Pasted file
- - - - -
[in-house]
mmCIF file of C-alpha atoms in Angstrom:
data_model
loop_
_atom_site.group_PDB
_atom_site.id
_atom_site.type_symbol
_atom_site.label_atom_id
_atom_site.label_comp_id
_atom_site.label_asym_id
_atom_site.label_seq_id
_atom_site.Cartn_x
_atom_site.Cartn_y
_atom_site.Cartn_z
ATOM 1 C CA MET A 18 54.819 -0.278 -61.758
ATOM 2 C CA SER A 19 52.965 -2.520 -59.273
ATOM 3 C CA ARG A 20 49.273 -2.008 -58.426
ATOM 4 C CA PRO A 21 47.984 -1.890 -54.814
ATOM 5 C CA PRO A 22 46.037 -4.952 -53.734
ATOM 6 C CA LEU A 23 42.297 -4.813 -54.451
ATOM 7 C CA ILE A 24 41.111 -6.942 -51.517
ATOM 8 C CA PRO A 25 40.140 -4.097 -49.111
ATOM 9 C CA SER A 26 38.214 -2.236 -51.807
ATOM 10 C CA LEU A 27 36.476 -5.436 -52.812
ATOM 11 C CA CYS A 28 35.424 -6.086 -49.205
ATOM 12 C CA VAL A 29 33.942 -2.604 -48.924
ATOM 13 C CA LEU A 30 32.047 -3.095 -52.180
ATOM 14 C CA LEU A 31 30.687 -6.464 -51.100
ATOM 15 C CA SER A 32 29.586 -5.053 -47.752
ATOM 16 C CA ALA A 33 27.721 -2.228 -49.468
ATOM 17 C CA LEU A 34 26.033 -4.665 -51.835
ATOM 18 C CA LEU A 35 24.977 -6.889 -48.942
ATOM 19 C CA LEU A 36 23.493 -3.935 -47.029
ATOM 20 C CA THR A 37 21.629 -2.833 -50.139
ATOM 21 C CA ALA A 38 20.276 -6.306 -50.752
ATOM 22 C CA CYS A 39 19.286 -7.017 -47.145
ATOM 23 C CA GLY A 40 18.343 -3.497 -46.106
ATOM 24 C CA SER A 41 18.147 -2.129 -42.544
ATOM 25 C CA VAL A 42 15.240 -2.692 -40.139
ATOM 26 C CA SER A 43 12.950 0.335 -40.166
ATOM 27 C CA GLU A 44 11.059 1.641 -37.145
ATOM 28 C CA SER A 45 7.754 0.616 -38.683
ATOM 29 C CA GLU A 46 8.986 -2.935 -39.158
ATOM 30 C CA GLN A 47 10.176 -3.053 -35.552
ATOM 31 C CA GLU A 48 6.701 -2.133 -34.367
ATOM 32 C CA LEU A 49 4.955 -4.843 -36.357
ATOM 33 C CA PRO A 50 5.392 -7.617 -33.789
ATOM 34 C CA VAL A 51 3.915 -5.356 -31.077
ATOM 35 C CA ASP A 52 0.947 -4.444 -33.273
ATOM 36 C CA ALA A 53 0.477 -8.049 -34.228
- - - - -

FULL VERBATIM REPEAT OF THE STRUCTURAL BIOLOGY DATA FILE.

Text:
[in-house]
mmCIF file of C-alpha atoms in Angstrom:
data_model
loop_
_atom_site.group_PDB
_atom_site.id
_atom_site.type_symbol
_atom_site.label_atom_id
_atom_site.label_comp_id
_atom_site.label_asym_id
_atom_site.label_seq_id
_atom_site.Cartn_x
_atom_site.Cartn_y
_atom_site.Cartn_z
ATOM 1 C CA MET A 18 54.819 -0.278 -61.758
ATOM 2 C CA SER A 19 52.965 -2.520 -59.273
ATOM 3 C CA ARG A 20 49.273 -2.008 -58.426
ATOM 4 C CA PRO A 21 47.984 -1.890 -54.814
ATOM 5 C CA PRO A 22 46.037 -4.952 -53.734
ATOM 6 C CA LEU A 23 42.297 -4.813 -54.451
ATOM 7 C CA ILE A 24 41.111 -6.942 -51.517
ATOM 8 C CA PRO A 25 40.140 -4.097 -49.111
ATOM 9 C CA SER A 26 38.214 -2.236 -51.807
ATOM 10 C CA LEU A 27 36.476 -5.436 -52.812
ATOM 11 C CA CYS A 28 35.424 -6.086 -49.205
ATOM 12 C CA VAL A 29 33.942 -2.604 -48.924
ATOM 13 C CA LEU A 30 32.047 -3.095 -52.180
ATOM 14 C CA LEU A 31 30.687 -6.464 -51.100
ATOM 15 C CA SER A 32 29.586 -5.053 -47.752
ATOM 16 C CA ALA A 33 27.721 -2.228 -49.468
ATOM 17 C CA LEU A 34 26.033 -4.665 -51.835
ATOM 18 C CA LEU A 35 24.977 -6.889 -48.942
ATOM 19 C CA LEU A 36 23.493 -3.935 -47.029
ATOM 20 C CA THR A 37 21.629 -2.833 -50.139
ATOM 21 C CA ALA A 38 20.276 -6.306 -50.752
ATOM 22 C CA CYS A 39 19.286 -7.017 -47.145
ATOM 23 C CA GLY A 40 18.343 -3.497 -46.106
ATOM 24 C CA SER A 41 18.147 -2.129 -42.544
ATOM 25 C CA VAL A 42 15.240 -2.692 -40.139
ATOM 26 C CA SER A 43 12.950 0.335 -40.166
ATOM 27 C CA GLU A 44 11.059 1.641 -37.145
ATOM 28 C CA SER A 45 7.754 0.616 -38.683
ATOM 29 C CA GLU A 46 8.986 -2.935 -39.158
ATOM 30 C CA GLN A 47 10.176 -3.053 -35.552
ATOM 31 C CA GLU A 48 6.701 -2.133 -34.367
ATOM 32 C CA LEU A 49 4.955 -4.843 -36.357
ATOM 33 C CA PRO A 50 5.392 -7.617 -33.789
ATOM 34 C CA VAL A 51 3.915 -5.356 -31.077
ATOM 35 C CA ASP A 52 0.947 -4.444 -33.273
ATOM 36 C CA ALA A 53 0.477 -8.049 -34.228